In addition to pointing out that action needs to be taken immediately, the document reminds us of the need for sustainable decision-making, which is essentially based on an inter-sectoral integrated approach, which should ultimately guarantee economic growth, improving the lives of the citizens of the region, but also the integration of the region in the EU. Recommendations for increasing awareness and participation of stakeholders in the creation of measures and policies, opens countless opportunities for redefining public awareness and sustainable decision-making, at central and local level, whose solutions meet the needs of stakeholders. In addition to citizen participation, advocating for a fair transition is crucial for us, ensuring that even the most marginalized and socially vulnerable groups of citizens have the necessary support and understanding to ensure that no one lags behind the dominant development trends and no one is excluded from them.

Climate action is one of the three priorities of the Foundations Open Society (i.e., the so-called 3-C priorities – Climate Action, Covid 19, Corruption) for the next period.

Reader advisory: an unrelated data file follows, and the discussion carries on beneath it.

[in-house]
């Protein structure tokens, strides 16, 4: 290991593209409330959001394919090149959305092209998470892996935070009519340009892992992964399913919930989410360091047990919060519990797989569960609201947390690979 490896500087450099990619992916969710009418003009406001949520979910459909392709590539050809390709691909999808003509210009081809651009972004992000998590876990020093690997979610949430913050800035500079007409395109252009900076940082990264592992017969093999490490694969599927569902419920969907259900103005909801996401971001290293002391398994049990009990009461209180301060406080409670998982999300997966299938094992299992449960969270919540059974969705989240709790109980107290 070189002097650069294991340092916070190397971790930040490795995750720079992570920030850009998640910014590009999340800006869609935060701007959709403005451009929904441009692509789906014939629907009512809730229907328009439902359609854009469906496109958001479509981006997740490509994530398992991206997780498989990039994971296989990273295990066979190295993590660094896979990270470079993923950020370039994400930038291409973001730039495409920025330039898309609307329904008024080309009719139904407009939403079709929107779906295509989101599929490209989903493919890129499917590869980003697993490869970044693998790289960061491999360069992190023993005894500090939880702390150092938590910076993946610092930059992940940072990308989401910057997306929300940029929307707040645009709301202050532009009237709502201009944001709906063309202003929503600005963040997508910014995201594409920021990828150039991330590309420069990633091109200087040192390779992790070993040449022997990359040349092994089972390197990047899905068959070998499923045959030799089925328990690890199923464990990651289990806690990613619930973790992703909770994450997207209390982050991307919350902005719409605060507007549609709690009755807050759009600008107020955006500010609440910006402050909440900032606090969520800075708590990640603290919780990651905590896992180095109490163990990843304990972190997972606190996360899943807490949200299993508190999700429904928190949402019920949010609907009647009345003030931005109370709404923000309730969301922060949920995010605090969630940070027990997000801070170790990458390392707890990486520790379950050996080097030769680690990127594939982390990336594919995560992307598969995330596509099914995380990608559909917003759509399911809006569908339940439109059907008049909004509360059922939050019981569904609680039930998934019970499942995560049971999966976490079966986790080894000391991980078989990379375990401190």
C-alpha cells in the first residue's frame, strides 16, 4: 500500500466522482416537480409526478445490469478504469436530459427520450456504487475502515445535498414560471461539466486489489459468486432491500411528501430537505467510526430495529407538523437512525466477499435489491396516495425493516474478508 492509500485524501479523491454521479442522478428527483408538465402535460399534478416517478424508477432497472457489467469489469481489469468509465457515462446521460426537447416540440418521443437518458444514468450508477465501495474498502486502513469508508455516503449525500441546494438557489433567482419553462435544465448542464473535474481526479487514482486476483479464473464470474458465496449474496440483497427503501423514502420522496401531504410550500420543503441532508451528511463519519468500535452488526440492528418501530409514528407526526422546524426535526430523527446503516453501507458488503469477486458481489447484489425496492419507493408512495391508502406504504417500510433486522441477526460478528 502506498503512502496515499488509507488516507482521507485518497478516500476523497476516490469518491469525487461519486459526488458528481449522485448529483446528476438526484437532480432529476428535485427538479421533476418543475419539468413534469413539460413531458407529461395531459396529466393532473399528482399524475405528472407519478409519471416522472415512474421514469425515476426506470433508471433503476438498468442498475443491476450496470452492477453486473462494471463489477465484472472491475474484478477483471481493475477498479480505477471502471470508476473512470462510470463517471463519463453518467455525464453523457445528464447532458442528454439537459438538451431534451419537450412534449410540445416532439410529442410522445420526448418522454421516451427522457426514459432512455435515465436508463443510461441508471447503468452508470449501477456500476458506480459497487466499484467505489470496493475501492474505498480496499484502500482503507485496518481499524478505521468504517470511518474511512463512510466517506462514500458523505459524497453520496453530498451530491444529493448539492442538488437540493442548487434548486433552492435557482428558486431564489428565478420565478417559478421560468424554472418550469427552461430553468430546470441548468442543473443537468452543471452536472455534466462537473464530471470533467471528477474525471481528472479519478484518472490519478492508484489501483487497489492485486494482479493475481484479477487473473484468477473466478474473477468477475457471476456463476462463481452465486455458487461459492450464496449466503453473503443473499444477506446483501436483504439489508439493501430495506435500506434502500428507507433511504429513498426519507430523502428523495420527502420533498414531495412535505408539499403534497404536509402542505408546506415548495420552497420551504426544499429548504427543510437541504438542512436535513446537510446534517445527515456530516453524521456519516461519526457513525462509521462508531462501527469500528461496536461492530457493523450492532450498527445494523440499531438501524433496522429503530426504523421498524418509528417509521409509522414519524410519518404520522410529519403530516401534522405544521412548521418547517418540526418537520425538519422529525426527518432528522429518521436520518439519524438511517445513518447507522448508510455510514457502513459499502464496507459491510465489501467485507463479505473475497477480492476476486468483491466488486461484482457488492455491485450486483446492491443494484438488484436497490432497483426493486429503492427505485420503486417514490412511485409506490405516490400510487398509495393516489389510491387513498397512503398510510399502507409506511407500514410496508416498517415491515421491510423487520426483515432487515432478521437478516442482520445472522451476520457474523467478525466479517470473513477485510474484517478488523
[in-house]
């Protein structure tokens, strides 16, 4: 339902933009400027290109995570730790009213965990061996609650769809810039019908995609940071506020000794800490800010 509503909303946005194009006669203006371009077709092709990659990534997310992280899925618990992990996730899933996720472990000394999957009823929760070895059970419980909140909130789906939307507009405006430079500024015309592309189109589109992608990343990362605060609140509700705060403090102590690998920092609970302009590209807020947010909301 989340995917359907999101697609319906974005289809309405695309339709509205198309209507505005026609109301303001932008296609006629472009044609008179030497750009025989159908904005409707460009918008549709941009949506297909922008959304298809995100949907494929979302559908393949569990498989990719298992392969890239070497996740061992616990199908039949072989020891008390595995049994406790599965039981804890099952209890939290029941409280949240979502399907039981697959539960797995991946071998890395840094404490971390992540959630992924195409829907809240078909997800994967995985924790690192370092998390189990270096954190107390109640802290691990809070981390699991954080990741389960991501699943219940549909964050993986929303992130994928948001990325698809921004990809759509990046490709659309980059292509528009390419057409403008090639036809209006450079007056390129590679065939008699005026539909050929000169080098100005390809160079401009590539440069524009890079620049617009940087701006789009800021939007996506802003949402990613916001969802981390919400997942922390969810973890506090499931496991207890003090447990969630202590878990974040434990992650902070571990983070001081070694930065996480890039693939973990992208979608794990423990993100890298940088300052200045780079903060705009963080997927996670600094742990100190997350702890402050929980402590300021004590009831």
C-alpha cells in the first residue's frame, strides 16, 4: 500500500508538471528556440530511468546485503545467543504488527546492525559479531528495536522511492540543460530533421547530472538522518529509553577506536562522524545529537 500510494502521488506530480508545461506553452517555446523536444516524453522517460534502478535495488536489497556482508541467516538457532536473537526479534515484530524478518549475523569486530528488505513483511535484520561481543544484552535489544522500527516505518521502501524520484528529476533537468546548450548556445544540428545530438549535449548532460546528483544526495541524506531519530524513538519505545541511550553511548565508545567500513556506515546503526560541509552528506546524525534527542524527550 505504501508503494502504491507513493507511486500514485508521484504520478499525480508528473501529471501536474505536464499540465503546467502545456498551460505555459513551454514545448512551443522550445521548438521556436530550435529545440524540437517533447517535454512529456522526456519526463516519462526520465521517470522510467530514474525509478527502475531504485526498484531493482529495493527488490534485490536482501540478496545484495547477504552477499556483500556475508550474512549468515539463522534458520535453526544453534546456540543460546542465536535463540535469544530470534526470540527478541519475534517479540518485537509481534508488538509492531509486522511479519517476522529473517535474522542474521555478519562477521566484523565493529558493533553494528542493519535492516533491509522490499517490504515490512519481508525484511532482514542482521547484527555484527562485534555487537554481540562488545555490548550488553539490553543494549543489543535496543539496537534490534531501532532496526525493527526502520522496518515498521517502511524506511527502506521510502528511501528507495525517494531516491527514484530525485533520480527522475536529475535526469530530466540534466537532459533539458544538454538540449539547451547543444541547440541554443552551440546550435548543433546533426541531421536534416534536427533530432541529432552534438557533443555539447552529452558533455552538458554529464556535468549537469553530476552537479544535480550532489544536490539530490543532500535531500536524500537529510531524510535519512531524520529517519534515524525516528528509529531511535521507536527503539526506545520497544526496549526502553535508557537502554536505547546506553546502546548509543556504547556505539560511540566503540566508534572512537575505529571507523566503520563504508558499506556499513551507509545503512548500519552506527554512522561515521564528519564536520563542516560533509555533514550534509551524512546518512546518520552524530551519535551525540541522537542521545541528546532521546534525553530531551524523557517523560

In the coming period, the work of the Open Society Foundations will focus on mitigating the effects of climate change and climate action adaptation, with a special focus on civic participation in defining and implementing relevant policies, but also on ensuring the protection of the rights and interests of the poorest and most marginalized populations. Consequence mitigation, as well as climate change adaptation, requires a systemic and structural transformation that rejects previous models that have benefited only a small number of individuals, corporations, and countries. That transformation should create new economic opportunities, which will be distributed in a fairer and more sustainable way.